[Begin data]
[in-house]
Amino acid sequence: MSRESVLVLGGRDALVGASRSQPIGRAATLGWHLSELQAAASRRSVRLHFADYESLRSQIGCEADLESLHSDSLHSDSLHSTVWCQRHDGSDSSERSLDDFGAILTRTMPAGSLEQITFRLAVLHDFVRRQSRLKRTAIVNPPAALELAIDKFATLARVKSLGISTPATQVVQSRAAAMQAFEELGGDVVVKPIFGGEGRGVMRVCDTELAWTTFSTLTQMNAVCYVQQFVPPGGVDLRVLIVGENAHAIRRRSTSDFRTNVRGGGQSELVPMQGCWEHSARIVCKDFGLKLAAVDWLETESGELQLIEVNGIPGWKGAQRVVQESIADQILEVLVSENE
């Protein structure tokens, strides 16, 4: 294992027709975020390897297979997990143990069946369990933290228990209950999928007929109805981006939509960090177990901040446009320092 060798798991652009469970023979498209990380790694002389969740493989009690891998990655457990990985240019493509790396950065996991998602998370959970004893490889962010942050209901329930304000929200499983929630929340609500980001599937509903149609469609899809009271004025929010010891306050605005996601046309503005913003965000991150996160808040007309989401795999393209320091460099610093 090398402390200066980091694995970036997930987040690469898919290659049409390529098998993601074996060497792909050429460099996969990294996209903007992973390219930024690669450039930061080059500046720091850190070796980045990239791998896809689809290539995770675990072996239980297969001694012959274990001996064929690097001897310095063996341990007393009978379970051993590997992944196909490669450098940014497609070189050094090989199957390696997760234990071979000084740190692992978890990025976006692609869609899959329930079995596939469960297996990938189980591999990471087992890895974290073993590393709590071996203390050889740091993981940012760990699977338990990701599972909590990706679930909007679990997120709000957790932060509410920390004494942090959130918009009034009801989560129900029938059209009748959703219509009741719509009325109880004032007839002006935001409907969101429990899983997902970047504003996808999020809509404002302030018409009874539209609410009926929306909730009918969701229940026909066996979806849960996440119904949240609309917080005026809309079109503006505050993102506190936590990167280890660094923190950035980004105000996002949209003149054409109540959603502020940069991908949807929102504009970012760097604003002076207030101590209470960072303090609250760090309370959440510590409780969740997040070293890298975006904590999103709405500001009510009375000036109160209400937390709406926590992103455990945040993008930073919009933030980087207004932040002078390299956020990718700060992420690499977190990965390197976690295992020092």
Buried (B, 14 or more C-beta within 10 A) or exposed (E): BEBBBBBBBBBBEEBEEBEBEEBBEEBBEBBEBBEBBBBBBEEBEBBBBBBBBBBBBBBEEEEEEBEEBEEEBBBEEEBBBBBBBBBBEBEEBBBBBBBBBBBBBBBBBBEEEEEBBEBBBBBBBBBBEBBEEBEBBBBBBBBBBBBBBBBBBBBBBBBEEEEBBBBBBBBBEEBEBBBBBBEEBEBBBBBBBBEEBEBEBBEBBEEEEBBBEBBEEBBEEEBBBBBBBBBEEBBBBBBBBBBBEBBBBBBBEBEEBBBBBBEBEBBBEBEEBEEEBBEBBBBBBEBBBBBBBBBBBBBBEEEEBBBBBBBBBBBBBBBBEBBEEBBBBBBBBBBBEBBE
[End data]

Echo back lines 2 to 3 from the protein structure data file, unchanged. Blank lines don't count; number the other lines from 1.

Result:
Amino acid sequence: MSRESVLVLGGRDALVGASRSQPIGRAATLGWHLSELQAAASRRSVRLHFADYESLRSQIGCEADLESLHSDSLHSDSLHSTVWCQRHDGSDSSERSLDDFGAILTRTMPAGSLEQITFRLAVLHDFVRRQSRLKRTAIVNPPAALELAIDKFATLARVKSLGISTPATQVVQSRAAAMQAFEELGGDVVVKPIFGGEGRGVMRVCDTELAWTTFSTLTQMNAVCYVQQFVPPGGVDLRVLIVGENAHAIRRRSTSDFRTNVRGGGQSELVPMQGCWEHSARIVCKDFGLKLAAVDWLETESGELQLIEVNGIPGWKGAQRVVQESIADQILEVLVSENE
């Protein structure tokens, strides 16, 4: 294992027709975020390897297979997990143990069946369990933290228990209950999928007929109805981006939509960090177990901040446009320092 060798798991652009469970023979498209990380790694002389969740493989009690891998990655457990990985240019493509790396950065996991998602998370959970004893490889962010942050209901329930304000929200499983929630929340609500980001599937509903149609469609899809009271004025929010010891306050605005996601046309503005913003965000991150996160808040007309989401795999393209320091460099610093 090398402390200066980091694995970036997930987040690469898919290659049409390529098998993601074996060497792909050429460099996969990294996209903007992973390219930024690669450039930061080059500046720091850190070796980045990239791998896809689809290539995770675990072996239980297969001694012959274990001996064929690097001897310095063996341990007393009978379970051993590997992944196909490669450098940014497609070189050094090989199957390696997760234990071979000084740190692992978890990025976006692609869609899959329930079995596939469960297996990938189980591999990471087992890895974290073993590393709590071996203390050889740091993981940012760990699977338990990701599972909590990706679930909007679990997120709000957790932060509410920390004494942090959130918009009034009801989560129900029938059209009748959703219509009741719509009325109880004032007839002006935001409907969101429990899983997902970047504003996808999020809509404002302030018409009874539209609410009926929306909730009918969701229940026909066996979806849960996440119904949240609309917080005026809309079109503006505050993102506190936590990167280890660094923190950035980004105000996002949209003149054409109540959603502020940069991908949807929102504009970012760097604003002076207030101590209470960072303090609250760090309370959440510590409780969740997040070293890298975006904590999103709405500001009510009375000036109160209400937390709406926590992103455990945040993008930073919009933030980087207004932040002078390299956020990718700060992420690499977190990965390197976690295992020092």